Sunday, 8 September 2013


“If you carry your childhood with you, you never become older.” - Tom Stoppard
Anna Mary Robertson was born in Greenwich, New York, on September 7, 1860, but she is more well-known as Grandma Moses. She was the third of ten children born to Russell King Robertson, a farmer, and Margaret Shannahan. She had a happy childhood and worked hard on their family farm. Her father enjoyed seeing the children’s drawings and would buy them large sheets of blank newsprint upon which they could draw. The young Anna Mary loved to draw happy, colourful scenes. She only attended school in the summer due to the cold and her lack of warm clothing. At twelve she began earning her living as a hired girl at homes near the family farm.
In 1887 Anna Mary married a farm worker, Thomas S. Moses, and the couple settled on a farm in Virginia. They had ten children, five of whom died at birth. In 1907 the family moved to Eagle Bridge, New York, where Grandma Moses spent the rest of her life. It was on this farm in Eagle Ridge that Anna Mary painted her first painting. She was wallpapering her parlour and ran out of paper. To finish the room she put up white paper and painted a scene. It is known as the “Fireboard”, and it hangs today in the Bennington Museum in Bennington, Vermont. Her husband died in 1927, and her son and daughter-in-law took over the farm. As she aged and found farm work too difficult, Grandma Moses took up embroidering pictures in yarn to fill her spare time. At the age of seventy-six, because of arthritis, she gave up embroidery and began to paint. Her early work was usually based on scenes she found in illustrated books and on Currier and Ives prints (prints made during the 1800s, showing American lives, historical events, and celebrities).
In 1938 Grandma Moses’s paintings were discovered by an art collector and engineer, Louis Caldor. He saw a few of her paintings displayed in the window of a drug store in Hoosick Falls, New York, while on vacation. He purchased these, and the next day he bought all the paintings Grandma Moses had at her farm. In October of 1939, three of these paintings were exhibited at the “Contemporary Unknown Painters” show at New York’s Museum of Modern Art. Her first one-woman show was held in New York City in 1940 and immediately she became famous. Her second one-woman show, also in New York City, came two years later. By 1943 there was an overwhelming demand for her pictures, partially because her homespun, country scenes brought about wonderful feelings and memories for many people.
Most of Grandma Moses’s paintings were done on pieces of strong cardboard, 24 by 30 inches or less. She regularly portrayed happy scenes of rural home life, sometimes picturing herself as a child. She also painted a number of historical pictures, usually about her ancestors, one of whom built the first wagon to run on the Cambridge Pike. In some works figures are dressed in eighteenth-century costumes, as people might have dressed in the country. Certain colour schemes correspond to the various seasons: White for winter, light green for spring, deep green for summer, and brown for autumn. Among her most popular paintings are “The Old Oaken Bucket” (1943, shown above), “Over the River to Grandma’s House”, “Sugaring Off”, and “Catching the Turkey”.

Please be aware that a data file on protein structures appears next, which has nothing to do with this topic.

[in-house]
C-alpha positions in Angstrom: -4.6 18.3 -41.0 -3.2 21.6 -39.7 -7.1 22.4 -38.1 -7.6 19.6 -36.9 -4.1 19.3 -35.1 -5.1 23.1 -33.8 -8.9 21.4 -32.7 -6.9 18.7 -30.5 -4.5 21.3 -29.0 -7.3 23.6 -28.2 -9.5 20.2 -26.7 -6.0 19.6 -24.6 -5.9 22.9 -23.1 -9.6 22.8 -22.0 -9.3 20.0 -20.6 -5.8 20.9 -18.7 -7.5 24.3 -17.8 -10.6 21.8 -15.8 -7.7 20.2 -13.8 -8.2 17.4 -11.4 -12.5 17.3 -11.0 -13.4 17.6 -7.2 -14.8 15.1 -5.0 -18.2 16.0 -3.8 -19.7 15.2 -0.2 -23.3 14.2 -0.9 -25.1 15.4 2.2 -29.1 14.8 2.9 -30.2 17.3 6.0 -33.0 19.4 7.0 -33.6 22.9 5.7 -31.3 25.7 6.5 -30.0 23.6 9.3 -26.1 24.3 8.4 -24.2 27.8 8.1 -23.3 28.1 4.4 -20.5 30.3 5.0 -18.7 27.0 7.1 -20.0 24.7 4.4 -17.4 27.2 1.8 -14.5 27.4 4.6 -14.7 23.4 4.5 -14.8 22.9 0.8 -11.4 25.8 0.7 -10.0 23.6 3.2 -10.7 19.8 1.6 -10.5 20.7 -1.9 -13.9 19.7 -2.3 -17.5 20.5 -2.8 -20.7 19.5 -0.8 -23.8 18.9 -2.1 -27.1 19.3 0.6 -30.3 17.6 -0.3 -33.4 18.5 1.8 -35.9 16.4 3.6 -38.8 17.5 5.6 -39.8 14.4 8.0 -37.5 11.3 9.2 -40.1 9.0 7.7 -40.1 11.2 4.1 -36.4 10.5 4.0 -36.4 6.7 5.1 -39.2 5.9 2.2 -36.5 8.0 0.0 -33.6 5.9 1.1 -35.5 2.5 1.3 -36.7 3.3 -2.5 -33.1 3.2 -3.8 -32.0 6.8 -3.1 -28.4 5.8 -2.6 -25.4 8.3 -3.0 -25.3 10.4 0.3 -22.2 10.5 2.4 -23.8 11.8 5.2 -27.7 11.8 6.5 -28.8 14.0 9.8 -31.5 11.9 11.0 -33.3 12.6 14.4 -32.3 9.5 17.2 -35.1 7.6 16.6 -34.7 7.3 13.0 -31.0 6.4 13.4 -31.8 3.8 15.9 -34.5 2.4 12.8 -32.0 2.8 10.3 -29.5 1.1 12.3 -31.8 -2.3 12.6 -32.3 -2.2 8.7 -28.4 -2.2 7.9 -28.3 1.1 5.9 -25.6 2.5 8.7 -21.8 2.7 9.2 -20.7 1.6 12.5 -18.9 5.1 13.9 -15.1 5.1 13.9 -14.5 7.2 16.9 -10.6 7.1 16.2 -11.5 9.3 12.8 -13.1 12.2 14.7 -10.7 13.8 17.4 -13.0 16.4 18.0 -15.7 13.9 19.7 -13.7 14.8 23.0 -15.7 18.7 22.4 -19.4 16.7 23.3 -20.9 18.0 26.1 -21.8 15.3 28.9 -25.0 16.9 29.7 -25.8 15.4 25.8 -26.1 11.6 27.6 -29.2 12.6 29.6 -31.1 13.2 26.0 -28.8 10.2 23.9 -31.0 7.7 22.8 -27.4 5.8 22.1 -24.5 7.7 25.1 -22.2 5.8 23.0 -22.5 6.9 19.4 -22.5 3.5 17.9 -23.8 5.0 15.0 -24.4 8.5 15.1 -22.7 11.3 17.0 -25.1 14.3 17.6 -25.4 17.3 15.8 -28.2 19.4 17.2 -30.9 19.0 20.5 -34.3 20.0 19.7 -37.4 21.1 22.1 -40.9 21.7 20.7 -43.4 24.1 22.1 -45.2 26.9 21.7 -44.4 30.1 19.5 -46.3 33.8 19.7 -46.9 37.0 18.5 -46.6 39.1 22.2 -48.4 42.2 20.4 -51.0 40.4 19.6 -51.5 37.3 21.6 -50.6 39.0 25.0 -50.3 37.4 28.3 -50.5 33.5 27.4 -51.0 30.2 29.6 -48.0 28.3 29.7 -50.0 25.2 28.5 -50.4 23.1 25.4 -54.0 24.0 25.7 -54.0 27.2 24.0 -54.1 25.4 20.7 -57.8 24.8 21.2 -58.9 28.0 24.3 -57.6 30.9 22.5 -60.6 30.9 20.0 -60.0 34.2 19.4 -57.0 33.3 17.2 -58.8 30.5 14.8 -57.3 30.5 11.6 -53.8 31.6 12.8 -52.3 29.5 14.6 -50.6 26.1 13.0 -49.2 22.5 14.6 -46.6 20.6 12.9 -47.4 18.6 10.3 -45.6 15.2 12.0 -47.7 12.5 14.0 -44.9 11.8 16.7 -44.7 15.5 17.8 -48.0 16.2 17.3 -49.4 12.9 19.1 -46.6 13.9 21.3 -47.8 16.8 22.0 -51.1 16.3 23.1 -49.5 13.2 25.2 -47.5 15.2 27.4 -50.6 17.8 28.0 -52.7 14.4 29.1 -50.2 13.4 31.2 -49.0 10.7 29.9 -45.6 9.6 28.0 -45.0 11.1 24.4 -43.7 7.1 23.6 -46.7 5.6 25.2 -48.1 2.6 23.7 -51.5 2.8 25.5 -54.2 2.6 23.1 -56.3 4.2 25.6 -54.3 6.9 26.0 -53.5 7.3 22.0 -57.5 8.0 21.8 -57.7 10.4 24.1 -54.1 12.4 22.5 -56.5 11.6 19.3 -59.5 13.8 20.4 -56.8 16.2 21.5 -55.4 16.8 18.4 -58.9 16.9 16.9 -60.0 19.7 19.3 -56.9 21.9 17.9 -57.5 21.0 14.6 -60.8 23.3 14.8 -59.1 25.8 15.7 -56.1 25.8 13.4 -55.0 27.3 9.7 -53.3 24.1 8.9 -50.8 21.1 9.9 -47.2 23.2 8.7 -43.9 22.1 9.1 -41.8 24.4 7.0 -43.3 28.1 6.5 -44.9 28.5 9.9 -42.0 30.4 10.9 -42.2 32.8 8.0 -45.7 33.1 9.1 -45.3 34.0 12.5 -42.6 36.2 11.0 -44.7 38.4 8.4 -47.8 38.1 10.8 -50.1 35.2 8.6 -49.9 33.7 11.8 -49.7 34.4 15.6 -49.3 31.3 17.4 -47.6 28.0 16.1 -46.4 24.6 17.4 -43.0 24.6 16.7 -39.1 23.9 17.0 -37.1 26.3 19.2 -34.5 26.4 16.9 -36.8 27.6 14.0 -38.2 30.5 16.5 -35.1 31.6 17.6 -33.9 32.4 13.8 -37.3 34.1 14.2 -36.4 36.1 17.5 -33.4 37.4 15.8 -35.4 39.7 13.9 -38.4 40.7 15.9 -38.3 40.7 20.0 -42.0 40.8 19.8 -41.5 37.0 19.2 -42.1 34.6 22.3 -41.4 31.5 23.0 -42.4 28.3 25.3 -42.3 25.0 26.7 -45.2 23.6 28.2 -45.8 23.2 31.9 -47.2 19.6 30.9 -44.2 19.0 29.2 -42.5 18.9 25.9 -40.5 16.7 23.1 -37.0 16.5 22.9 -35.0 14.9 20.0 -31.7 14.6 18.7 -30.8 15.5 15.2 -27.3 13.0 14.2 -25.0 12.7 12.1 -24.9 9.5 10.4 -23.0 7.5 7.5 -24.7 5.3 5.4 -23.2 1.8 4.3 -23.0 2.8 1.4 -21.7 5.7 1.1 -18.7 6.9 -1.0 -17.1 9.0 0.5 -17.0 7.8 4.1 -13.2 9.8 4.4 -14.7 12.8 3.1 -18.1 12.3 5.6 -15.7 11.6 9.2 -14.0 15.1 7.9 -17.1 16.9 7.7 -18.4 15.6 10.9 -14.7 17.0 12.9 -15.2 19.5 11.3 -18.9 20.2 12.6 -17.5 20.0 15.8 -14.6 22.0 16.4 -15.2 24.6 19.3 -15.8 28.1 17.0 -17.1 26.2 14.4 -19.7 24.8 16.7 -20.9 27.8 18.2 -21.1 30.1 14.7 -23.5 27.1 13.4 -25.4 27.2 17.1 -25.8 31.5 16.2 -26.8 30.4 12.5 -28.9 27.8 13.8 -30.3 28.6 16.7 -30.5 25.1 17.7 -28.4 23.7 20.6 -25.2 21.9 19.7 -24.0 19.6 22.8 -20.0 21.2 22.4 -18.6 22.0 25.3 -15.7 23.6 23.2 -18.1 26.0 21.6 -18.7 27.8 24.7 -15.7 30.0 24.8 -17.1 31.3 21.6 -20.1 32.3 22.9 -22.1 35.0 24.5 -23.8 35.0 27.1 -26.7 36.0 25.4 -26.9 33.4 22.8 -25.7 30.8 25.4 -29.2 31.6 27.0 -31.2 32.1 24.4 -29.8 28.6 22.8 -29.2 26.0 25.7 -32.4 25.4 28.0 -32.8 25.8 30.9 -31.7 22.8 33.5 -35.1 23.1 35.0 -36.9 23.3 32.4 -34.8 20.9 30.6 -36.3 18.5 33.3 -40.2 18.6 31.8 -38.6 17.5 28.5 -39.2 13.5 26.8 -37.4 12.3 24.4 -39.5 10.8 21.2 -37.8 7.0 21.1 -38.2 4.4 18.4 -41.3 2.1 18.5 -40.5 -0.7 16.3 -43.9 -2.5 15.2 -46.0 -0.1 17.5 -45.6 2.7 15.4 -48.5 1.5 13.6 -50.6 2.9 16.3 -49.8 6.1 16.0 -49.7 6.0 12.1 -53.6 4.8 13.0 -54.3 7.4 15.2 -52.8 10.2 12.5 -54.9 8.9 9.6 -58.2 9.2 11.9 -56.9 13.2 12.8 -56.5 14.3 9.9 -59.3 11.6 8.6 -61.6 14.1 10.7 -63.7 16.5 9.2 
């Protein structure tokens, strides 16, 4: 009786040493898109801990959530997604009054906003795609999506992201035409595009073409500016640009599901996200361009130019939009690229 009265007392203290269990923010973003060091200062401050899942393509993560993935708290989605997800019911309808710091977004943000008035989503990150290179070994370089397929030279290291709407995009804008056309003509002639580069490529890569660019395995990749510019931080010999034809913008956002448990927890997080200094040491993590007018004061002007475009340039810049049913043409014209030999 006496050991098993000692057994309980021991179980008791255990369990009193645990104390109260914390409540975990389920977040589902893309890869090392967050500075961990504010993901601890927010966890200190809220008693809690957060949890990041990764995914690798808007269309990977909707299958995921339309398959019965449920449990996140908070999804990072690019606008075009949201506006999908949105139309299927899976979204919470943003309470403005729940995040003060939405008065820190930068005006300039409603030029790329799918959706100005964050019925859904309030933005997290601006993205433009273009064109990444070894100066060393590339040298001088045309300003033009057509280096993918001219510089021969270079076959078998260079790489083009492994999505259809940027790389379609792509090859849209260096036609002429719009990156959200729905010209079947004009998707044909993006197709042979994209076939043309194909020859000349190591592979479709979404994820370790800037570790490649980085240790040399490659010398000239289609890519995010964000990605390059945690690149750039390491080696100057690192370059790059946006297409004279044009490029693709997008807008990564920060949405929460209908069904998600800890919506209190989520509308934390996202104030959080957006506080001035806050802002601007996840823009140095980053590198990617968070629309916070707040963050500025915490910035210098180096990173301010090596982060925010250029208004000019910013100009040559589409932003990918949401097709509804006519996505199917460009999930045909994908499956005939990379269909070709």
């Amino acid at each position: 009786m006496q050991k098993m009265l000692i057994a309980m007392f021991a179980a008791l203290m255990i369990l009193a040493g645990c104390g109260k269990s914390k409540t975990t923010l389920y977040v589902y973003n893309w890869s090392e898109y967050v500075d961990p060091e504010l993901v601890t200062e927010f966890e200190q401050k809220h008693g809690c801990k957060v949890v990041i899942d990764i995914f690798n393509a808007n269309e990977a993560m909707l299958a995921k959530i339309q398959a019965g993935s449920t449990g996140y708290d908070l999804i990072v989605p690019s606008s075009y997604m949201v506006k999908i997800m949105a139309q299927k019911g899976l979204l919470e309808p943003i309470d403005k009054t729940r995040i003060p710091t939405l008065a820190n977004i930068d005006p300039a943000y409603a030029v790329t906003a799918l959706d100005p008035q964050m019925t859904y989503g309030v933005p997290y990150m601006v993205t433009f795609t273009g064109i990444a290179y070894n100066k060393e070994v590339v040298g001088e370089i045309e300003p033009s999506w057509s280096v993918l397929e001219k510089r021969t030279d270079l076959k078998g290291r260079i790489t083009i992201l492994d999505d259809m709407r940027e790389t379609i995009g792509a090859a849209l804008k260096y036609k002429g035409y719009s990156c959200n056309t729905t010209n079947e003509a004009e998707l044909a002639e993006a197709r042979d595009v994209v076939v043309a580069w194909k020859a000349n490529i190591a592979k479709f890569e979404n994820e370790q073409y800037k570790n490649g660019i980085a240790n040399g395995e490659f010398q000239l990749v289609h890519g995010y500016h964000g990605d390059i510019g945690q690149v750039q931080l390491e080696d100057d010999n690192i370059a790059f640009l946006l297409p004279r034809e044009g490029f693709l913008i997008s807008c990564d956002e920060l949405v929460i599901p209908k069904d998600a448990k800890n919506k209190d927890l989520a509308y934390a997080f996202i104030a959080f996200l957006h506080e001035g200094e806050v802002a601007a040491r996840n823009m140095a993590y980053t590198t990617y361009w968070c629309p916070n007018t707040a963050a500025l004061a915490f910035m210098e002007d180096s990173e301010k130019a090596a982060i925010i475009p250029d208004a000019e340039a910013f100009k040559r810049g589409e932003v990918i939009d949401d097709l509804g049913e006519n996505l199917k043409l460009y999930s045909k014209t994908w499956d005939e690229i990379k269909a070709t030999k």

Grandma Moses worked from memory, portraying a way of life she knew from experience. The people in her paintings are actively engaged in farm tasks, and, although separated, are part of the established order of seasonal patterns. In most paintings the landscape is shown as a large, scenic view and would be completed before the tiny figures were put in. Grandma Moses died on December 13, 1961.
Technically, the work of naive painters is distinguished by a conceptual (a general and broad view) rather than a visual or realistic and accurate approach to painting. This involves an innocent picture using a linear format (flat, one dimensional space) that portrays scenes and people with an absence of weather in the skies and shadows around shapes. Some of the strengths of primitive painting lie in the feeling for pattern that is painted into the picture and the charm of the mood that is projected from the work. In Grandma Moses’s paintings the viewer often feels the joy of life illustrated in the scenes. “In McDonnel’s Farm” (1943), for example, a group of children are shown in a circular dance at the right, while all the other figures are busily engaged in farm tasks: One man loads the hay wagon, another harvests, another cuts the grass with a hooked tool called a scythe. In her paintings there is no despair, unhappiness, or aging, yet this unrealistic view of life is presented with remarkable power.

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